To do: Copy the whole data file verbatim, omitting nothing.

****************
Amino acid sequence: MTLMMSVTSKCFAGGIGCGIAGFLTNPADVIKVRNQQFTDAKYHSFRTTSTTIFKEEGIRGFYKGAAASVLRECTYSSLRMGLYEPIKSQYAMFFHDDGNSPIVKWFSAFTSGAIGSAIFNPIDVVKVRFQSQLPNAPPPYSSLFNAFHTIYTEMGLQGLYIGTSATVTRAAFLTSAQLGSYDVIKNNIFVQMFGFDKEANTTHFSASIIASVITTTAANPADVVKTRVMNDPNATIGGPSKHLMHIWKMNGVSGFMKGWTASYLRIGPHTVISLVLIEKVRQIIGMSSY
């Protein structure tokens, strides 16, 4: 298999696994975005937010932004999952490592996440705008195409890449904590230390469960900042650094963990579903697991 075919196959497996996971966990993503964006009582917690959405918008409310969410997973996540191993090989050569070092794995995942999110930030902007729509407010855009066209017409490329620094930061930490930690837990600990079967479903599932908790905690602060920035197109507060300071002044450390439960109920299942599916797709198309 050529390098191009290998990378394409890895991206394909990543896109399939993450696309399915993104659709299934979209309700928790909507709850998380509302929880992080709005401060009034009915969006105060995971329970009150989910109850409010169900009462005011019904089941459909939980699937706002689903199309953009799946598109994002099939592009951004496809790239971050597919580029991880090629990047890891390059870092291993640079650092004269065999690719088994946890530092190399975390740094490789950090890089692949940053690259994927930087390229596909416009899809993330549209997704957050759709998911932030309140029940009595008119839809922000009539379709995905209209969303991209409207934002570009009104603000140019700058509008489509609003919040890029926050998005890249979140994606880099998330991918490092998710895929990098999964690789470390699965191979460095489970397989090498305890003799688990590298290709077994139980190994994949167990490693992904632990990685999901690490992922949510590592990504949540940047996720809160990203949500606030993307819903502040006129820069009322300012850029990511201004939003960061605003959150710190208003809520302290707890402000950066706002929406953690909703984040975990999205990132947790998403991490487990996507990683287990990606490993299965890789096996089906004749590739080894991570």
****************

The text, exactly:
Amino acid sequence: MTLMMSVTSKCFAGGIGCGIAGFLTNPADVIKVRNQQFTDAKYHSFRTTSTTIFKEEGIRGFYKGAAASVLRECTYSSLRMGLYEPIKSQYAMFFHDDGNSPIVKWFSAFTSGAIGSAIFNPIDVVKVRFQSQLPNAPPPYSSLFNAFHTIYTEMGLQGLYIGTSATVTRAAFLTSAQLGSYDVIKNNIFVQMFGFDKEANTTHFSASIIASVITTTAANPADVVKTRVMNDPNATIGGPSKHLMHIWKMNGVSGFMKGWTASYLRIGPHTVISLVLIEKVRQIIGMSSY
């Protein structure tokens, strides 16, 4: 298999696994975005937010932004999952490592996440705008195409890449904590230390469960900042650094963990579903697991 075919196959497996996971966990993503964006009582917690959405918008409310969410997973996540191993090989050569070092794995995942999110930030902007729509407010855009066209017409490329620094930061930490930690837990600990079967479903599932908790905690602060920035197109507060300071002044450390439960109920299942599916797709198309 050529390098191009290998990378394409890895991206394909990543896109399939993450696309399915993104659709299934979209309700928790909507709850998380509302929880992080709005401060009034009915969006105060995971329970009150989910109850409010169900009462005011019904089941459909939980699937706002689903199309953009799946598109994002099939592009951004496809790239971050597919580029991880090629990047890891390059870092291993640079650092004269065999690719088994946890530092190399975390740094490789950090890089692949940053690259994927930087390229596909416009899809993330549209997704957050759709998911932030309140029940009595008119839809922000009539379709995905209209969303991209409207934002570009009104603000140019700058509008489509609003919040890029926050998005890249979140994606880099998330991918490092998710895929990098999964690789470390699965191979460095489970397989090498305890003799688990590298290709077994139980190994994949167990490693992904632990990685999901690490992922949510590592990504949540940047996720809160990203949500606030993307819903502040006129820069009322300012850029990511201004939003960061605003959150710190208003809520302290707890402000950066706002929406953690909703984040975990999205990132947790998403991490487990996507990683287990990606490993299965890789096996089906004749590739080894991570």